Avian Architecture Review and Book Giveway!

The cedars of Lebanon get plenty of rain – The Lord’s own trees, which he planted. There the birds build their nests; the storks nest in the fir trees…
(The Good News Bible, Psalm 104)

Many thanks to Princeton University Press for the opportunity to review and give away a copy of this book! More on that at the bottom of this post.

Avian Architecture, How Birds Design, Engineer & Build by Peter Goodfellow

What a wonderful read this has been!

Birds from all over the world are used in this book, but there are plenty of familiar North American birds included as well.

Each chapter begins with a general overview of the nest type, then has a “Blueprint” section that goes into more structural detail on how the various types of those nests are built. Then the chapter covers Materials and Features of the specific nest type, along with a Technique section showing how it’s done, finally culminating in several fascinating species specific Case Studies.

The detail and effort some of these birds put into their nest for only one season completely amazes me.

I loved reading about how some of our more common birds – orioles and meadowlarks for instance, go about constructing their homes. It never ceases to entertain me when I find orioles nests constructed with all sorts of colorful material, “using tens of thousands of stitches and rapid shuttle movements.” Really? They do that? I’ll have to pay closer attention.

Have you ever watched an Oriole build a nest? I haven’t. I highly recommend this interesting, well written book. I think you’ll learn something and enjoy the fine photographs and artwork as well.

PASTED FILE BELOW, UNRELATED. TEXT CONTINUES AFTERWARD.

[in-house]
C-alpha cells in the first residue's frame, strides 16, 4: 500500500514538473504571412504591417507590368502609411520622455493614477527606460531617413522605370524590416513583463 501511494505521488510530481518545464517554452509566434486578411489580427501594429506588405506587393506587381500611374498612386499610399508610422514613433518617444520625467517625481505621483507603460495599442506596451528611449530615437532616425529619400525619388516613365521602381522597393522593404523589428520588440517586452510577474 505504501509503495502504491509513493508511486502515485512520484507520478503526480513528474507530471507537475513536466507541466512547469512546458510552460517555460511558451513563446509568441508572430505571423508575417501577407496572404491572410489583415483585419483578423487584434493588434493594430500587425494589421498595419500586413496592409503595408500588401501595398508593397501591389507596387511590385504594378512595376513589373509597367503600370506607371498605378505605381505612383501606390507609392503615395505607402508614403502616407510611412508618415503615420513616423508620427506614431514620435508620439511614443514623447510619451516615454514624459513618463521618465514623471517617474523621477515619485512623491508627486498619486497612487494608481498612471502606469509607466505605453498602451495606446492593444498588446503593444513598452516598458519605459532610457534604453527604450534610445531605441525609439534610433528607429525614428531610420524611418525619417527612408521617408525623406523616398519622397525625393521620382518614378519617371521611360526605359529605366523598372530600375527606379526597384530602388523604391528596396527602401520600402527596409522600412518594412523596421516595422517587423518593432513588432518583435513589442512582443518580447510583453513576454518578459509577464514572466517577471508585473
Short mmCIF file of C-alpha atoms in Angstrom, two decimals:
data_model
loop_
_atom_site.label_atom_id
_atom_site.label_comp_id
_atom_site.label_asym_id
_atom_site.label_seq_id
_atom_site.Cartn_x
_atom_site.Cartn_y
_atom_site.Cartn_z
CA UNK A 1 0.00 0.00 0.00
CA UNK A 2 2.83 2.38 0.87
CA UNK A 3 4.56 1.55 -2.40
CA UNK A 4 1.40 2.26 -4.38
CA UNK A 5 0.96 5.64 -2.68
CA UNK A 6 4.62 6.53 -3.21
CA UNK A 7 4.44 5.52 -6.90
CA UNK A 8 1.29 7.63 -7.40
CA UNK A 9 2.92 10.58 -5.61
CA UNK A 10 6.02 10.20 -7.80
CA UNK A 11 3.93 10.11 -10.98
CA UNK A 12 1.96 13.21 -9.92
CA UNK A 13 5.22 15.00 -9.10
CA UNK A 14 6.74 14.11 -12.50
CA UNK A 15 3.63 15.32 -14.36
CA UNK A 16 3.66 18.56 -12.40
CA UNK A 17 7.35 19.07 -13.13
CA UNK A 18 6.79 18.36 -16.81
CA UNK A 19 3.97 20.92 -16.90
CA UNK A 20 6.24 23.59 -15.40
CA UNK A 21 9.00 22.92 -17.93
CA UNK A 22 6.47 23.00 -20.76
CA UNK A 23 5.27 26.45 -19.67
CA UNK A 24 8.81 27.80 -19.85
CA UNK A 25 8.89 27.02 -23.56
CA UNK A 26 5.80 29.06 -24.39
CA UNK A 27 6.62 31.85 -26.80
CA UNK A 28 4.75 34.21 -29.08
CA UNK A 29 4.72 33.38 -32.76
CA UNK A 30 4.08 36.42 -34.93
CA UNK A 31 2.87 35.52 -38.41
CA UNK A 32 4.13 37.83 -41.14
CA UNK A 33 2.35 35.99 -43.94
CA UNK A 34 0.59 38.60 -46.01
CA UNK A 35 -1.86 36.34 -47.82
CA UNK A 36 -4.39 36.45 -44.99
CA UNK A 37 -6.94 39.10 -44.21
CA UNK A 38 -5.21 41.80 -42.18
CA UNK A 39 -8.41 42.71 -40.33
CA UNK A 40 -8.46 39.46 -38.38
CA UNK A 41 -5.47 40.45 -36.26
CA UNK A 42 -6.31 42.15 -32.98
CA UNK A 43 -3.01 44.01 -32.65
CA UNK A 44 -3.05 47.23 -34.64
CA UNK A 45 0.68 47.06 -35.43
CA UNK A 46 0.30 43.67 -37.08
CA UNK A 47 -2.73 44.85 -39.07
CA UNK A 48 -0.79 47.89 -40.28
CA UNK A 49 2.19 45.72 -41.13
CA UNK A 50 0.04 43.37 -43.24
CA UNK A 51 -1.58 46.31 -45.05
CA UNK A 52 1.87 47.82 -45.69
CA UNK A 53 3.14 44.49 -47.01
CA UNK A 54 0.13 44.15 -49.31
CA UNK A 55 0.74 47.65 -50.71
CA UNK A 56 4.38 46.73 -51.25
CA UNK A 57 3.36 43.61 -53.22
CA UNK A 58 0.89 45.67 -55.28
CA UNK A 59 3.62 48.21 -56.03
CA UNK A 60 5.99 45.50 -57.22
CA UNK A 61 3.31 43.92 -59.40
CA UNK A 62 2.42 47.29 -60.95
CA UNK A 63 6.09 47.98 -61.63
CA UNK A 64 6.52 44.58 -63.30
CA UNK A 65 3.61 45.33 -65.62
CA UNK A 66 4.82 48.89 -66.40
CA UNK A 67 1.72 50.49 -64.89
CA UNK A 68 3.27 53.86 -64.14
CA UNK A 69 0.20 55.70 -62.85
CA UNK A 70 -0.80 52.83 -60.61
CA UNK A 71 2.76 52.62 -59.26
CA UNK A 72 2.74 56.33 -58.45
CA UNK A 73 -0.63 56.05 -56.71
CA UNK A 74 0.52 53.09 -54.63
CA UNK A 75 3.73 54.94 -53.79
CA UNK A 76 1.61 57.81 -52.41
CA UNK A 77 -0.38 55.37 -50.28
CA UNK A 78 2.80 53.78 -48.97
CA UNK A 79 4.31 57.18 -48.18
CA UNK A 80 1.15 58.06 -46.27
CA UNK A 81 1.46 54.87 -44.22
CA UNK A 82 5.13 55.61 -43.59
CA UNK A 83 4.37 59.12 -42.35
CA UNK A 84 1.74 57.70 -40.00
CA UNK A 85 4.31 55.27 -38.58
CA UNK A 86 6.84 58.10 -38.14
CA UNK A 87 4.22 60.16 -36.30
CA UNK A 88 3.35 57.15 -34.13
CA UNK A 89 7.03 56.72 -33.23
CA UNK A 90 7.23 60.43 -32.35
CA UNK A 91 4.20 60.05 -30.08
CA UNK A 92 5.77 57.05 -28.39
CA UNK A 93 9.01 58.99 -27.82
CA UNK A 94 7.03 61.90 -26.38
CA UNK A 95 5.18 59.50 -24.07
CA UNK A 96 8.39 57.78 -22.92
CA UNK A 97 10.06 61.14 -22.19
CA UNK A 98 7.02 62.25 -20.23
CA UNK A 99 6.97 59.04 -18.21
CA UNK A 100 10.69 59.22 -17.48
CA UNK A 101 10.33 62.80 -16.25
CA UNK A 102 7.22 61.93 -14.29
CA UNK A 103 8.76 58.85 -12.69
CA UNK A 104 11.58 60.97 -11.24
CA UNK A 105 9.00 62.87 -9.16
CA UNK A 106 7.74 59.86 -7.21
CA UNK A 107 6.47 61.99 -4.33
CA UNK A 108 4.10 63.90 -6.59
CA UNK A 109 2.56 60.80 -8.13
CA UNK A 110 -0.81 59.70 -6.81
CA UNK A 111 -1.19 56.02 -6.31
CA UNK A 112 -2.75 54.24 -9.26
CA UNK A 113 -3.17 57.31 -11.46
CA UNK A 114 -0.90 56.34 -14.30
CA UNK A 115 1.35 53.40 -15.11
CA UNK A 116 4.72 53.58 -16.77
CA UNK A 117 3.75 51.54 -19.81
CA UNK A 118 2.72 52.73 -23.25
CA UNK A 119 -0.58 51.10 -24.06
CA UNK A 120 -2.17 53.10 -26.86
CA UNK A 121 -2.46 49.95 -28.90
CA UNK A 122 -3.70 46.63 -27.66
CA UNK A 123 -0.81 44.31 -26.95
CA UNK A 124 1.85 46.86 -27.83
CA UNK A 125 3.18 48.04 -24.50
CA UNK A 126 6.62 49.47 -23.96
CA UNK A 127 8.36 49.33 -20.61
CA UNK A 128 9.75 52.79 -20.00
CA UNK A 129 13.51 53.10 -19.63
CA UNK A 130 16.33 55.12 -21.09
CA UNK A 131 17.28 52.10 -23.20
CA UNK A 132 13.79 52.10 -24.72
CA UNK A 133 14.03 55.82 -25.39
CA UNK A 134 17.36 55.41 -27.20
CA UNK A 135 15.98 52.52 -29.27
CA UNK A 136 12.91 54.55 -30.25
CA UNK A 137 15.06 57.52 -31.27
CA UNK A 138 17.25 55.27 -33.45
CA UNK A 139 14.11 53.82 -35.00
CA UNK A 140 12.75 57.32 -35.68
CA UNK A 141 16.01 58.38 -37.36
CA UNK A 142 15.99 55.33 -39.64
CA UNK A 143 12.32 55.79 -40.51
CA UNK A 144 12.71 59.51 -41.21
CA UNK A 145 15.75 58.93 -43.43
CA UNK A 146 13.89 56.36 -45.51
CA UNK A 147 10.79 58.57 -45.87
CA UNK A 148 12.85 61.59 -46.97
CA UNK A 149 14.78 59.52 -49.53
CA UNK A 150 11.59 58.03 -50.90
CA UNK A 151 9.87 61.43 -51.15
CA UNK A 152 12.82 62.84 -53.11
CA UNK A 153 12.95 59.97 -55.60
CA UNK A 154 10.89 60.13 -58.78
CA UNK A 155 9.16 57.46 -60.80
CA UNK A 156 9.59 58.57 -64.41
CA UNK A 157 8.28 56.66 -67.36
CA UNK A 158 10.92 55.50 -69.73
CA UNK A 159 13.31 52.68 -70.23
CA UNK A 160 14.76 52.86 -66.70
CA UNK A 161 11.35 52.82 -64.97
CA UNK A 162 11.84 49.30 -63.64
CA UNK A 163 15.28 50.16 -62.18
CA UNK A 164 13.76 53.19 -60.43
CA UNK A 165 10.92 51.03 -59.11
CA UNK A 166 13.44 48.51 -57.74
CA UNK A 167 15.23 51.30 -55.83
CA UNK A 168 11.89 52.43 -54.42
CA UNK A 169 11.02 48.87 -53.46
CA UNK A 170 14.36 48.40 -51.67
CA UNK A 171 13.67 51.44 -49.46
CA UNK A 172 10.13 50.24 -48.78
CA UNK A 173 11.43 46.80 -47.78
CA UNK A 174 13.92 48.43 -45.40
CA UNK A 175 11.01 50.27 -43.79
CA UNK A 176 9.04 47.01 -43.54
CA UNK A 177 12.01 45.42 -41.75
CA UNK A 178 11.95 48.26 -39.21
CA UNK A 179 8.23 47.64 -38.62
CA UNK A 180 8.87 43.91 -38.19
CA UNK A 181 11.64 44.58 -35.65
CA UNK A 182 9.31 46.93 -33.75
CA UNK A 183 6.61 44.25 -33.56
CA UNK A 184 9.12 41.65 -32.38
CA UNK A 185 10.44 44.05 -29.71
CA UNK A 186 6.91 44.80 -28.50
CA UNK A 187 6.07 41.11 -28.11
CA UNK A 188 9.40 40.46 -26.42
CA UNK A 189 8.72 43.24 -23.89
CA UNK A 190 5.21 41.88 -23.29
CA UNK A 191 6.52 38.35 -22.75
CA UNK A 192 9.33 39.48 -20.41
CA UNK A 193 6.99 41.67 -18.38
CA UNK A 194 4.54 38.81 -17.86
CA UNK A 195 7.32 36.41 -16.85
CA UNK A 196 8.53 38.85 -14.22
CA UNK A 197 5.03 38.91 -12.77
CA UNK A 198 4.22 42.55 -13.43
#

Now, after reading this book, I may find myself looking not only for birds, but for their nests.

** September Bird Book Giveaway **
Compliments of Princeton University Press

Answer this question, below in the comments, (making sure I have your contact info):

What was the most interesting nesting behavior you’ve ever seen?

Comments must be posted here on this blog, by Monday October 2, at 6:00 PM Mountain time. If you must sign in as anonymous – I need your name or a way to contact you.

Speaking of which – does anyone know Carol Wong? She was a winner of a previous giveaway and I have no way to contact her.

Winner will be chosen by a random thing picker.

Now, I’ll be heading off to Ouray, Colorado this weekend to celebrate my 15th wedding anniversary with my hot, rockin’, worship leader husband.
Just sayin’.

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5 Responses to Avian Architecture Review and Book Giveway!

  1. Lynda Ackert says: